When Do We Leave?


Finely-Cast Iron Brass-Plated Camel Letter Rack with Hand-Painted Finish (LEO Design)


The Feast of the Epiphany—also called "Three Kings' Day"—is on 6 January, four short weeks from today.  The camel above might be asking, "When do we leave?"  Well, actually, he probably should have left a month ago (if he were walking).

The Gospel of Saint Matthew tells us that an unspecified number of "wise men" came "from the East," in search of the new king, having "observed his star at its rising."  The Western convention of three magi probably derives from the fact that three gifts were presented to Jesus: gold, frankincense and myrrh.  The magis' precise origin is not specified, though early Christians associated them with Zoroastrian priests from Persia (who were accomplished astronomers).  In recent centuries, the "Three Kings" have often been portrayed having three different ethnic and cultural heritages.  Scripture makes no reference to them being actual monarchs.

When the deplorable King Herod learns of "a new king," he panics.  He has no intention of being replaced—and will do whatever he must to cling to power.  He orders his loyal foot soldiers to slaughter all male children, under the age of two.  Some leaders will do anything to protect their interests and stay in office.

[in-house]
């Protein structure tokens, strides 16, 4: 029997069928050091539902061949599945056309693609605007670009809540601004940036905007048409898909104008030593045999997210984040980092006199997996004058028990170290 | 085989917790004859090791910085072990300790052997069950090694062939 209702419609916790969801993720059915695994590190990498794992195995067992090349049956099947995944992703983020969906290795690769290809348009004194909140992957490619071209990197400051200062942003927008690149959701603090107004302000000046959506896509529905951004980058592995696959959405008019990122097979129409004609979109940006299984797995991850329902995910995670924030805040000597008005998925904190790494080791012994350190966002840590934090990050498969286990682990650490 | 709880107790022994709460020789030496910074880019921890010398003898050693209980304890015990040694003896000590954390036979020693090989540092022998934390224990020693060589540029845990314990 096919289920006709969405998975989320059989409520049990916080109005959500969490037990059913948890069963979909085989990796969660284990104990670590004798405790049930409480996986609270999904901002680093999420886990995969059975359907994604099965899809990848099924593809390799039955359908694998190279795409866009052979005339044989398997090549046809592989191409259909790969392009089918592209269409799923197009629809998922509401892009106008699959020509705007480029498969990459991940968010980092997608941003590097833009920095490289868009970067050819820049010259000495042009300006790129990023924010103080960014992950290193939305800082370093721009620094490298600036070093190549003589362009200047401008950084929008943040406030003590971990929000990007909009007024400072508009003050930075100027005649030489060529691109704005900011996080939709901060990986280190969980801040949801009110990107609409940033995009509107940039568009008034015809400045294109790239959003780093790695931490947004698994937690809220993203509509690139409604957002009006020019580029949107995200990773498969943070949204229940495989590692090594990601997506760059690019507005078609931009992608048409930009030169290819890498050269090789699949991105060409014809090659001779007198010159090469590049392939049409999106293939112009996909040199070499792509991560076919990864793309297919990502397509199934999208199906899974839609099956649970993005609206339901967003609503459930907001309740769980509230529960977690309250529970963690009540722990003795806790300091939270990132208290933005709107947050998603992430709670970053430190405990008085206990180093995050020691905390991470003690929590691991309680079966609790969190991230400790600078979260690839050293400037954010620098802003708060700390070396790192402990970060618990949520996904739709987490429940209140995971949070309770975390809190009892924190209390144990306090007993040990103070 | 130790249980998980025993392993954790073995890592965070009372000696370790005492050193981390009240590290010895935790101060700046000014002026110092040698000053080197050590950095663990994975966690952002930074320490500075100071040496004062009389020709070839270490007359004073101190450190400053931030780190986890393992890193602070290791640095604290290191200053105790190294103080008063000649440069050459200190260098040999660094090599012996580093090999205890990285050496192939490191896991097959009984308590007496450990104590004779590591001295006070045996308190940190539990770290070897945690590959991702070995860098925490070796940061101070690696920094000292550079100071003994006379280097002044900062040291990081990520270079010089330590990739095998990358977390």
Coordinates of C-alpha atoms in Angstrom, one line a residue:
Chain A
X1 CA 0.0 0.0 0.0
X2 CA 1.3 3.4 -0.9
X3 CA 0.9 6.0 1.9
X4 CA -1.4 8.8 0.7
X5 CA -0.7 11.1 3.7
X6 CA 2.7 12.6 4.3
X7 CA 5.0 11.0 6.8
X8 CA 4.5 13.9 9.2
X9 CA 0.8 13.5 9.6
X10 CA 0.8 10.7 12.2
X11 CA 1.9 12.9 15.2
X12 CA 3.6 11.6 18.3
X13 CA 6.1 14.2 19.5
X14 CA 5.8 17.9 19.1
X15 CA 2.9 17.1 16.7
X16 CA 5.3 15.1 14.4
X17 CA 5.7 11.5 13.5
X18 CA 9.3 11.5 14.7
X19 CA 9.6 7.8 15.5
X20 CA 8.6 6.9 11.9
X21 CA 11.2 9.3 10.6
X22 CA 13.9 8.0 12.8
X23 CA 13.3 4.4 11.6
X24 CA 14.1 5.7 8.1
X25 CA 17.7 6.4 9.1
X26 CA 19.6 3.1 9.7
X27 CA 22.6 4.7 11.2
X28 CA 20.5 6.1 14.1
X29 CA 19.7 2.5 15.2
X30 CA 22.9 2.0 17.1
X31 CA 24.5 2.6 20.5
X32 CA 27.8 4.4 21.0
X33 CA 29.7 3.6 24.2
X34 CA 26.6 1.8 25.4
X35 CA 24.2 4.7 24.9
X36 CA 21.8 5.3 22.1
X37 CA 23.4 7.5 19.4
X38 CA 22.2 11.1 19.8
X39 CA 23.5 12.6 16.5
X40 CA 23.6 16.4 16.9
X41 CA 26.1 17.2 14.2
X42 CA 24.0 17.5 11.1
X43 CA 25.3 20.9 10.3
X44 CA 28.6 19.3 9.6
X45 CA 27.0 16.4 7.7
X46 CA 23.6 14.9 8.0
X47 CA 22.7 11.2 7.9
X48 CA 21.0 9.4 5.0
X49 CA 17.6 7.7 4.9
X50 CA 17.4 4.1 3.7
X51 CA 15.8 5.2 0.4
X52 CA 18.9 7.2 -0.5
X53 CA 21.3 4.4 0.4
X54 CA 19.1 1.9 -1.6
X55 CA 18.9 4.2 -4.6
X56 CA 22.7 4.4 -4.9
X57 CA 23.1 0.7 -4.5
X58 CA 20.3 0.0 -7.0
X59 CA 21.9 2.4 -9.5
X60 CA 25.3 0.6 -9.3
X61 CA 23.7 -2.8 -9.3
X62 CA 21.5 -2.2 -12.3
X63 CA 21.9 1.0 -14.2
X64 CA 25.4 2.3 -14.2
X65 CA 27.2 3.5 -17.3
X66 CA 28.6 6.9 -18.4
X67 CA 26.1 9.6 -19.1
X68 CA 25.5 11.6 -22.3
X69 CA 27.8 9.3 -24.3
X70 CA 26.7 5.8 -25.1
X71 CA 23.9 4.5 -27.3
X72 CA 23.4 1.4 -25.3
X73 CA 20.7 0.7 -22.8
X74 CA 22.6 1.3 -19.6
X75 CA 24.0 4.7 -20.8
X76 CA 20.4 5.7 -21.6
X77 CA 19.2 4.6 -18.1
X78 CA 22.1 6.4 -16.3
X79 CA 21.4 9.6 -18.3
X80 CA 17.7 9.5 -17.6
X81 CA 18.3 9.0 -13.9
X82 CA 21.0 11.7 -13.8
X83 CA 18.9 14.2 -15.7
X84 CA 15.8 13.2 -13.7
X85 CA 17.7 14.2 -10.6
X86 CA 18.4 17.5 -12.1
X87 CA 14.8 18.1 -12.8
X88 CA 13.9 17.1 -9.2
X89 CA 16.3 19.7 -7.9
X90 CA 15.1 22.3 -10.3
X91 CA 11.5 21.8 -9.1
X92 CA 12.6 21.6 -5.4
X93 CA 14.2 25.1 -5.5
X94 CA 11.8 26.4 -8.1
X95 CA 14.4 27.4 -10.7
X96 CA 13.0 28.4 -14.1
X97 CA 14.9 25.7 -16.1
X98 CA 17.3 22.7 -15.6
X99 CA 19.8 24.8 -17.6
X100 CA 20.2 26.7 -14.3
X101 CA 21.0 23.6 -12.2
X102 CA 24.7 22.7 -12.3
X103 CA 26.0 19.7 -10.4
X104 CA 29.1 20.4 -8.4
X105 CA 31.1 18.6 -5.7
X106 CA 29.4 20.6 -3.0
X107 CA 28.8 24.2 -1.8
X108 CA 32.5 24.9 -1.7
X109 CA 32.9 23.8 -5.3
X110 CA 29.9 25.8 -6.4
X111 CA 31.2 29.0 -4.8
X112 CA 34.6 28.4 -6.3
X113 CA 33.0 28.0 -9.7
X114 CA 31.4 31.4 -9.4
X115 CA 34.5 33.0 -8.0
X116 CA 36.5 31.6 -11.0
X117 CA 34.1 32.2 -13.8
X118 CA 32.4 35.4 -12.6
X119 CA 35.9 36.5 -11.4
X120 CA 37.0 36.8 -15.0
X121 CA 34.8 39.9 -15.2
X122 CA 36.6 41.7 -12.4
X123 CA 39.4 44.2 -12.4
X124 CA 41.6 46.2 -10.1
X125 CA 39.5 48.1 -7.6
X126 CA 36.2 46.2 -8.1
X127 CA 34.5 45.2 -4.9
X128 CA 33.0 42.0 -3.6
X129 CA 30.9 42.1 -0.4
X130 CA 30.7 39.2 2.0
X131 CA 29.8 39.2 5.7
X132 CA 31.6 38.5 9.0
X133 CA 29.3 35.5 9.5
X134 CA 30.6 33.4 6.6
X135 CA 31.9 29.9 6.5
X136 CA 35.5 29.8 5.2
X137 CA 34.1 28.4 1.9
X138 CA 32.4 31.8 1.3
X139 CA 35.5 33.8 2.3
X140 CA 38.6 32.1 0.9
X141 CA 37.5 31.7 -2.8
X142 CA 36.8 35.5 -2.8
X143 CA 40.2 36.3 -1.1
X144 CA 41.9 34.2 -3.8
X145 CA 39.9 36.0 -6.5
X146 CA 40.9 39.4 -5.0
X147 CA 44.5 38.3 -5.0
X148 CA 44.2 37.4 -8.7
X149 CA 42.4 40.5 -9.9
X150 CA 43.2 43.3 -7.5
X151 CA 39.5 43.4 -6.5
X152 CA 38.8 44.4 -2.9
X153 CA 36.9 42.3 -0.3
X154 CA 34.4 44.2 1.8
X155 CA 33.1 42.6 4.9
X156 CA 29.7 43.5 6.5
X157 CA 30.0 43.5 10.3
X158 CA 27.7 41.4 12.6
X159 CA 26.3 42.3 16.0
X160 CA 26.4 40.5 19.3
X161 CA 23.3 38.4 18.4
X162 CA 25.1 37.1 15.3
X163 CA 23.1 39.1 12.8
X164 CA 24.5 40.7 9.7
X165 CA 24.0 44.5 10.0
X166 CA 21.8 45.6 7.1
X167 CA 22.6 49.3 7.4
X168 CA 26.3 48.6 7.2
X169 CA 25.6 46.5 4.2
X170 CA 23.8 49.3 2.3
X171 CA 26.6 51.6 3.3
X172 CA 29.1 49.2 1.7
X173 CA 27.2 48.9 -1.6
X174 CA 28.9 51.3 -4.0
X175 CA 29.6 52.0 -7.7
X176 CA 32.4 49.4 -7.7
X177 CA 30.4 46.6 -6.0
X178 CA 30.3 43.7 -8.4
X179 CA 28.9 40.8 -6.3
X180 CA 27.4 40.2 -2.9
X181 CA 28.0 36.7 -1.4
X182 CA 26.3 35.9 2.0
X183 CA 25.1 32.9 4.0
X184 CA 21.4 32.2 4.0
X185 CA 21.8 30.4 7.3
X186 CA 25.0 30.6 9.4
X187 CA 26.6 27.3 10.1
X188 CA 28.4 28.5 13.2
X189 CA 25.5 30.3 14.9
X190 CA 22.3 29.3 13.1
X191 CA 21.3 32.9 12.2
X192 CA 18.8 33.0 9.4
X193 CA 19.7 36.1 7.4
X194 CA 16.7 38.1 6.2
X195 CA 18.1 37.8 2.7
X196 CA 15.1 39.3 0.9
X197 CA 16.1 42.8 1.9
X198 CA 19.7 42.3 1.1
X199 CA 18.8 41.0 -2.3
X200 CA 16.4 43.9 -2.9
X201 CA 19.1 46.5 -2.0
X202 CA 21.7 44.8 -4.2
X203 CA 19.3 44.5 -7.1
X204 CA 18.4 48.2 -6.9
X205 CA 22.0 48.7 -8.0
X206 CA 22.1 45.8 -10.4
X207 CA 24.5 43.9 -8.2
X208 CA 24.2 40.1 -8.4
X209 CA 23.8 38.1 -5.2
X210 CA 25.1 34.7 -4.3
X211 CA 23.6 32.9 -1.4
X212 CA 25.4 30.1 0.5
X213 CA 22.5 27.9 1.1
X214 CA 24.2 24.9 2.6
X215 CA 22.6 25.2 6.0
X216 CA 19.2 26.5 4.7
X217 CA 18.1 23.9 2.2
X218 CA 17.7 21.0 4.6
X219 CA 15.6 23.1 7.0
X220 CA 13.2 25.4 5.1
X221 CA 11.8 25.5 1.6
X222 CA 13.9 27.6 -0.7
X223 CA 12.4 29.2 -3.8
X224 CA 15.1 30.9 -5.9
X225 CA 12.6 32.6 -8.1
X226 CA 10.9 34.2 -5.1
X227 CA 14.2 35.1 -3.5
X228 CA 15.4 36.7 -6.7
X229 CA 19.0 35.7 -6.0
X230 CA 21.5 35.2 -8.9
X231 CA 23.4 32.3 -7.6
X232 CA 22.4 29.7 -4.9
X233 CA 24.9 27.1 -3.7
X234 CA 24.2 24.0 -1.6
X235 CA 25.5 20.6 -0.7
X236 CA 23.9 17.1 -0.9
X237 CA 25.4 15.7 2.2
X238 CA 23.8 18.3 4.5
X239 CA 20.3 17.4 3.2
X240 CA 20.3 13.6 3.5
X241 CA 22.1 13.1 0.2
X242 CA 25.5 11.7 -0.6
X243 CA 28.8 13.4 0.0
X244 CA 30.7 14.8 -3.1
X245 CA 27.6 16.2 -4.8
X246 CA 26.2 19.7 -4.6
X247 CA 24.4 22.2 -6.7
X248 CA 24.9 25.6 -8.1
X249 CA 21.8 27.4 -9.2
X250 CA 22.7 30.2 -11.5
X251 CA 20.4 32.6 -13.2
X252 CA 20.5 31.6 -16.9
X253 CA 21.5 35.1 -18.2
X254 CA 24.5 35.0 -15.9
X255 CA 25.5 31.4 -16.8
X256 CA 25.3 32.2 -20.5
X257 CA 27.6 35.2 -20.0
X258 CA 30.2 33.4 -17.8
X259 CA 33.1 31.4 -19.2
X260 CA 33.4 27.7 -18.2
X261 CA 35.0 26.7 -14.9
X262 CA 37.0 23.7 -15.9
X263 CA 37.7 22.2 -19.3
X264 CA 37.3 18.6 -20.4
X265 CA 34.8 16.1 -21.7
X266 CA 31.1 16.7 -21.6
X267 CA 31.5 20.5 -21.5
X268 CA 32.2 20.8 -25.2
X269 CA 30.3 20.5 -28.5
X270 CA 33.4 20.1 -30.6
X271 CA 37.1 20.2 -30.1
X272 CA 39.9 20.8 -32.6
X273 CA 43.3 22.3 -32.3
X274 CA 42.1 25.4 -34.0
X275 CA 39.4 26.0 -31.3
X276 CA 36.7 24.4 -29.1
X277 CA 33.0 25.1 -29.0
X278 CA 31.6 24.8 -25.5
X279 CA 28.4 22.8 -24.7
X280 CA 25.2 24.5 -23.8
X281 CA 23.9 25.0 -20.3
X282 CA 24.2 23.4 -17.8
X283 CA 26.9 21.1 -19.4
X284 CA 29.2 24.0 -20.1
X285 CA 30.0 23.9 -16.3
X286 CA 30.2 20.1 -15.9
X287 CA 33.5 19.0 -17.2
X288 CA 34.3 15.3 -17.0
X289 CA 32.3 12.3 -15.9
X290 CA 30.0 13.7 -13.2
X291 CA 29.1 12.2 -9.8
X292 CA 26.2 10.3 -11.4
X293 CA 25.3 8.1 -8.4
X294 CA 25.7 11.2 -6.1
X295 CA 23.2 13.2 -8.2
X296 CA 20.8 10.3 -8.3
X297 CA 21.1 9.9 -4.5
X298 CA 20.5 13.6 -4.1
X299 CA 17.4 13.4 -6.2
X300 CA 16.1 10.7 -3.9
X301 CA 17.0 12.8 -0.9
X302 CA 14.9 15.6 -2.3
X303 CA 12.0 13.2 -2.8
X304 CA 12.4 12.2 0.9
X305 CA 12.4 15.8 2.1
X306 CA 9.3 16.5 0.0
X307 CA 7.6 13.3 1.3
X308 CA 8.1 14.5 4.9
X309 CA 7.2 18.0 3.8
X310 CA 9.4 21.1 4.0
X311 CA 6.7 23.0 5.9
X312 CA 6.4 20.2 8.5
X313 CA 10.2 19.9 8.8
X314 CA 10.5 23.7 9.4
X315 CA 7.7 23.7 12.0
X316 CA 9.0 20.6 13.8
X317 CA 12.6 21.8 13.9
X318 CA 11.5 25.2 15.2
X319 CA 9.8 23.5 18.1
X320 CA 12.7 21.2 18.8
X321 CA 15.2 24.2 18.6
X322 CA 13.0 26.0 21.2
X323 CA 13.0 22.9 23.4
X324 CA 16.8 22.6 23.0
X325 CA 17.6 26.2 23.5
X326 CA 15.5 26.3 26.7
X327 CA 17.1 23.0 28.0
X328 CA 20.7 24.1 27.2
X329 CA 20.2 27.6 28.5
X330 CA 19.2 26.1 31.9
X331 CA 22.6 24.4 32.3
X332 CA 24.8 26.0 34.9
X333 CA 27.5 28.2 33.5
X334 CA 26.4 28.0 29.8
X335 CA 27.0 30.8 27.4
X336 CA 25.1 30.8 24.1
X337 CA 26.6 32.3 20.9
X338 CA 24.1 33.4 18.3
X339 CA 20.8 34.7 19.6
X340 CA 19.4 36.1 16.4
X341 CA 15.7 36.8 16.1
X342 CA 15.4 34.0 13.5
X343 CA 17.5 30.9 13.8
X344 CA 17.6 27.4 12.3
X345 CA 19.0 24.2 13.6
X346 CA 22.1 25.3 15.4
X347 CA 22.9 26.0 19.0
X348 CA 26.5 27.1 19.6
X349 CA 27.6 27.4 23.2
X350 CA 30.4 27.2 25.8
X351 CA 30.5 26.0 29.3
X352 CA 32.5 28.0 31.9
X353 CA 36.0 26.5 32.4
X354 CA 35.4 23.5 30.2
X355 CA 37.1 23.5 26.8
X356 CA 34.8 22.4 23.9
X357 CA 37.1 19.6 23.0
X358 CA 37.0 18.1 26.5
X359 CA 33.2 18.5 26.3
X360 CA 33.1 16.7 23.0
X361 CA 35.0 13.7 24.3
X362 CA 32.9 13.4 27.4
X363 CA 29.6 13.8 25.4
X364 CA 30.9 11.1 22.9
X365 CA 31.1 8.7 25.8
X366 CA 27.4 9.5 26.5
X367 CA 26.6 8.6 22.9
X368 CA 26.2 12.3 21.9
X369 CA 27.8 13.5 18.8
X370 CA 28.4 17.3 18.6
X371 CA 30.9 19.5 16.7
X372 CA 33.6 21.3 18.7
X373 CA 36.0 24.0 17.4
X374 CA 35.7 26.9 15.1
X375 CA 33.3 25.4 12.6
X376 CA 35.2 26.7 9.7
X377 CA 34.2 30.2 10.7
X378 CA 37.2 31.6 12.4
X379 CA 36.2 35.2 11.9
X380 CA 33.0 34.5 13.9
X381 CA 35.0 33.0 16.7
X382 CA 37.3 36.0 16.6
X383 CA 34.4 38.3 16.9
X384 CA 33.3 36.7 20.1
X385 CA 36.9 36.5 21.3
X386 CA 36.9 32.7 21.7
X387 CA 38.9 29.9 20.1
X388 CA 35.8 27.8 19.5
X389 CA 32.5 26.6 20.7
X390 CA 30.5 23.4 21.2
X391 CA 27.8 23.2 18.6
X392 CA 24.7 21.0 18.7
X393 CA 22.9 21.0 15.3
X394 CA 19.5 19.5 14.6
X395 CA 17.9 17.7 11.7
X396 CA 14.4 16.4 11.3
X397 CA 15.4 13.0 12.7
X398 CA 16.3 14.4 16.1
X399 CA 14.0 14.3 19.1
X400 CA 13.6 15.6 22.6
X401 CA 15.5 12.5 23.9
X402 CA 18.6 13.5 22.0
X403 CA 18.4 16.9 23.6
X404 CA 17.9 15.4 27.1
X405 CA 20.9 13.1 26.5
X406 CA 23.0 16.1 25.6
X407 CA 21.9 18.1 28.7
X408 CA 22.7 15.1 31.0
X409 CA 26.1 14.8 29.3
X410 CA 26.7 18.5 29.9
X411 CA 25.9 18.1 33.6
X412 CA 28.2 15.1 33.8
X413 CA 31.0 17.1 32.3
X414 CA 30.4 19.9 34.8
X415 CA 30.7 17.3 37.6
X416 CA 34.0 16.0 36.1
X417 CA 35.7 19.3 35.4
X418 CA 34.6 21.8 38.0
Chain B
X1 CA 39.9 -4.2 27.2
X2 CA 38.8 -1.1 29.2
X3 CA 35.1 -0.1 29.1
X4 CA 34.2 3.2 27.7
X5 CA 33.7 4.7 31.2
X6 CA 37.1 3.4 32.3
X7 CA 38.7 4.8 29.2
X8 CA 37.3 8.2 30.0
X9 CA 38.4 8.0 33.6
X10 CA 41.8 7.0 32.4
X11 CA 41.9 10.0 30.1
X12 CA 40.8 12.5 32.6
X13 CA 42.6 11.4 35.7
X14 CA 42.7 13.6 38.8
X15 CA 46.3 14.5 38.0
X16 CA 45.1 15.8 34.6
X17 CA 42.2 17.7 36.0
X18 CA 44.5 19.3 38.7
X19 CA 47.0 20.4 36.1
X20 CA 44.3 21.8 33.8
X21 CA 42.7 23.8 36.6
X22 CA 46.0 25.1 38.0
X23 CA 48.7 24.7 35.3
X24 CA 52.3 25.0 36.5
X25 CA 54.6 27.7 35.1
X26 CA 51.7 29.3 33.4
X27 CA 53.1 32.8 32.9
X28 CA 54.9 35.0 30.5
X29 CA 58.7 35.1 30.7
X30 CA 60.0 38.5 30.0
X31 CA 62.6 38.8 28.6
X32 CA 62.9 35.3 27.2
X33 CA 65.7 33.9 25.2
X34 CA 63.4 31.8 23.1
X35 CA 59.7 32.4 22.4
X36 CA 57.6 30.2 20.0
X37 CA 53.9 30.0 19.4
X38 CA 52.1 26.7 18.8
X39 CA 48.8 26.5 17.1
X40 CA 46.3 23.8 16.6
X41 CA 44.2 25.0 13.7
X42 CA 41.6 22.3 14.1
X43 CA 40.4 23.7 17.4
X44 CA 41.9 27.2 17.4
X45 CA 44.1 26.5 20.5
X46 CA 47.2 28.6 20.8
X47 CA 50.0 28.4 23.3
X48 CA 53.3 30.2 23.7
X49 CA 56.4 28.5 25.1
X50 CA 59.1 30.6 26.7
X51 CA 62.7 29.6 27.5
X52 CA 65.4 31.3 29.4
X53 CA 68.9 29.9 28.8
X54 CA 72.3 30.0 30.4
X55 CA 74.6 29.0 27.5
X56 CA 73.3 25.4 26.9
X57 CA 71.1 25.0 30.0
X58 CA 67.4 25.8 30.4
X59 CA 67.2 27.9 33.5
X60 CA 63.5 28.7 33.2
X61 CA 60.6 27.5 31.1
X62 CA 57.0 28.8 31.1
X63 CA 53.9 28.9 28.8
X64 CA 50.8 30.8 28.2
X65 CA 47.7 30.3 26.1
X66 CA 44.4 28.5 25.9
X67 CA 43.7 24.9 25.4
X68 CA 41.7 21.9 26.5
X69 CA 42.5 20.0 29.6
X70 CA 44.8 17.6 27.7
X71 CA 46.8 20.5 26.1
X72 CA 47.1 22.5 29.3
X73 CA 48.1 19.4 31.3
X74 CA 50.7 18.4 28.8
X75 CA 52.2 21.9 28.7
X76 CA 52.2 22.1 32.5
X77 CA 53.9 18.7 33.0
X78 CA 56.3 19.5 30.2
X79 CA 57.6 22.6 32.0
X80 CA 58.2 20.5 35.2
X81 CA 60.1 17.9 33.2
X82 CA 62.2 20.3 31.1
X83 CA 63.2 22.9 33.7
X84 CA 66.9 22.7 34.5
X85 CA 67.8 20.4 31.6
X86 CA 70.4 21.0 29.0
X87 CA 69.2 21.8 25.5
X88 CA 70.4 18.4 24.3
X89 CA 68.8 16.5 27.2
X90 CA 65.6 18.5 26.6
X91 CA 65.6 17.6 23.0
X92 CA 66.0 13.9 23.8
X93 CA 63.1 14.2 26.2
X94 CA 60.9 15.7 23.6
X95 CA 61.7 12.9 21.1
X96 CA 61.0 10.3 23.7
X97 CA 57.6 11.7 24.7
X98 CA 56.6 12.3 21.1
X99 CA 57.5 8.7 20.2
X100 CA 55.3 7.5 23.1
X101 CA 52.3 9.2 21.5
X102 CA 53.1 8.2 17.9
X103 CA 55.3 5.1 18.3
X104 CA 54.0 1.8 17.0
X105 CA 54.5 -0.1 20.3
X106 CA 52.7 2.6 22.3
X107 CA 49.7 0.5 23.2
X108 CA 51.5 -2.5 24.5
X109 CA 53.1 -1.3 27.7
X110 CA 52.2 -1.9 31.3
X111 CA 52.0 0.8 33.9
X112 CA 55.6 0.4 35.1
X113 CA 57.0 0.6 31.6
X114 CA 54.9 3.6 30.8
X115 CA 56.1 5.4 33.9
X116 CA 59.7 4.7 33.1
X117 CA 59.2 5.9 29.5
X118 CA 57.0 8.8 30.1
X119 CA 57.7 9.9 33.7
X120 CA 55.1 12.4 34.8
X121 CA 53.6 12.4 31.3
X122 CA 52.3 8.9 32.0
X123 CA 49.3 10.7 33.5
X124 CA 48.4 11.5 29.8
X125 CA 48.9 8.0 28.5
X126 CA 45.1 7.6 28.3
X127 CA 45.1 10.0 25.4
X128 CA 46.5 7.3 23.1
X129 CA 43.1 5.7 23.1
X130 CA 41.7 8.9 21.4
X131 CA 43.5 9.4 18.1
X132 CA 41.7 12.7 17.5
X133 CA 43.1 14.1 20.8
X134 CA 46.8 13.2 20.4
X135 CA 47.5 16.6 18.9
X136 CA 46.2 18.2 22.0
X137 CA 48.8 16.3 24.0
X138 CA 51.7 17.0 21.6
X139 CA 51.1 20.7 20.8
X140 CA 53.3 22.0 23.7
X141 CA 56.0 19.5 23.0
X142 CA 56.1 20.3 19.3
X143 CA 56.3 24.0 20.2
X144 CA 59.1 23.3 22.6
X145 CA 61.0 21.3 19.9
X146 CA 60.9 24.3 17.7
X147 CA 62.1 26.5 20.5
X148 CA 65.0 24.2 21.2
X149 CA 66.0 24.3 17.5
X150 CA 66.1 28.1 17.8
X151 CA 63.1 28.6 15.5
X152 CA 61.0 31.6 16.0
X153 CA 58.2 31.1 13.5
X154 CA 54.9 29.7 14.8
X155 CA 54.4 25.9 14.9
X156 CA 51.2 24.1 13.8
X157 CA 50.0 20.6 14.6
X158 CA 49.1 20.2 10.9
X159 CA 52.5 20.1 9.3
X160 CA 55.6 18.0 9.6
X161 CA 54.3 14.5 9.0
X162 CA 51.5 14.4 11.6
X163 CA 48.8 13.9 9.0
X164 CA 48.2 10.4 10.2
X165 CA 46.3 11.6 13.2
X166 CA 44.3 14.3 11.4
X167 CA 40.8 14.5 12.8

So how long would it take to travel to the Holy Land?  Assuming they start in Tehran (Persia), travel the 1200 miles to Bethlehem (by camel, about 20 miles a day), it would take about 60 days or two months.  Today, with only one month left before The Epiphany, our camel friend is already a month behind—assuming he planned to walk. (Reliable air service was not very good on that route 2,000 years ago).

The cast iron letter rack, shown above, shows a resting camel.  He was finely-cast in iron, plated with brass, then sensitively hand-painted in browns and greens.  Artful highlights of brass show through on the saddle.  The letter rack is also finished on its back side, meaning it will look acceptable if viewed from either side of a desk.  It was made by Judd Manufacturing (Wallingford, CT) in the 1920's.  Click on the photo above to learn more about it.


Though our Greenwich Village store is now permanently closed, LEO Design is still alive and well!  Please visit our on-line store where we continue to sell Handsome Gifts (www.LEOdesignNYC.com)

We also can be found in Pittsburgh's historic "Strip District" at Mahla & Co. Antiques (www.mahlaantiques.com) or in Canonsburg, Pennsylvania at The Antique Center of Strabane (www.antiquecenterofstrabane.com).

Or call to arrange to visit our Pittsburgh showroom (by private appointment only).  917-446-4248